Tom Lasorda and April Thompson. Photo by Joo SooHoo.
April Thompson, who died on Saturday, was the Manager of Stadium Services at Dodger Stadium. She had worked her way up after beginnining in the 1970s as one of the first female ushers, working the outfield pavilions in a uniform that had to be acquired from the Barlow Respiratory Hospital because the stadium didn't provide unis for girls. The Dodgers held a pre-game moment of silence earlier this week and team historian Mark Langill posts a tribute at the Dodgers Insider blog. Team photographer Jon SooHoo also posted a tribute at his blog.
April Thompson accepted her unique place in Dodger history with a smile, the trademark of her 38-year association with the organization. Her untimely passing on Saturday left her colleagues stunned, along with the generations of Dodger fans who enjoyed her sunny disposition at the ballpark.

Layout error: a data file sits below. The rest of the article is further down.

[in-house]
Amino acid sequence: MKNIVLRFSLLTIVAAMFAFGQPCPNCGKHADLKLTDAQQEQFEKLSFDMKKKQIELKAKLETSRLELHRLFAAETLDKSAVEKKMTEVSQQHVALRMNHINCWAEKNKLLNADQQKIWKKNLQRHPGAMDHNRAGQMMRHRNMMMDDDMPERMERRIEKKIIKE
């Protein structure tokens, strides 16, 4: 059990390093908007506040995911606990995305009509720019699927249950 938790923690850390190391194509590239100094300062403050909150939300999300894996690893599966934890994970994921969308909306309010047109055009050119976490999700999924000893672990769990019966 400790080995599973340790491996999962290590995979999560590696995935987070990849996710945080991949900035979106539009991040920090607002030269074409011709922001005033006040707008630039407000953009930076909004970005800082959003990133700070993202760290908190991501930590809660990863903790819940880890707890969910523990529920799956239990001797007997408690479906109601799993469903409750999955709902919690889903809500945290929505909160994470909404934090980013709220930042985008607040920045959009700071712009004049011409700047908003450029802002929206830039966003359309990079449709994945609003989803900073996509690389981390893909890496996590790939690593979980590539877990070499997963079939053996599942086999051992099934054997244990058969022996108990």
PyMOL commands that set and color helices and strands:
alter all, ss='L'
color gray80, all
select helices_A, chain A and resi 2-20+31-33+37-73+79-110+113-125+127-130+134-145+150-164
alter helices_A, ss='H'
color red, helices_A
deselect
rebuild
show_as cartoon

I never heard April discuss the details of a pennant race or speculate on the best way to better tweak the roster. She enjoyed people, which made the won-lost standings obsolete. When she walked the concourse levels of the stadium during a game as Manager of Stadium Services, she didn’t mind the interruptions and random questions from fans. Her gentile demeanor could diffuse any situation.
Inside the office, she volunteered for every employee event, including a recent on-field event in which April distributed wristbands to employees and their guests entering the center-field gate. She greeted the children and hoped they had fun at the ballpark.
My first memories of April were as a fan while sitting in the outfield pavilions in the mid-1970s. Between every inning, the ushers and usherettes walked up the stairs and stood on the platform, looking out at the crowd. April seemed to be the only female working in the area....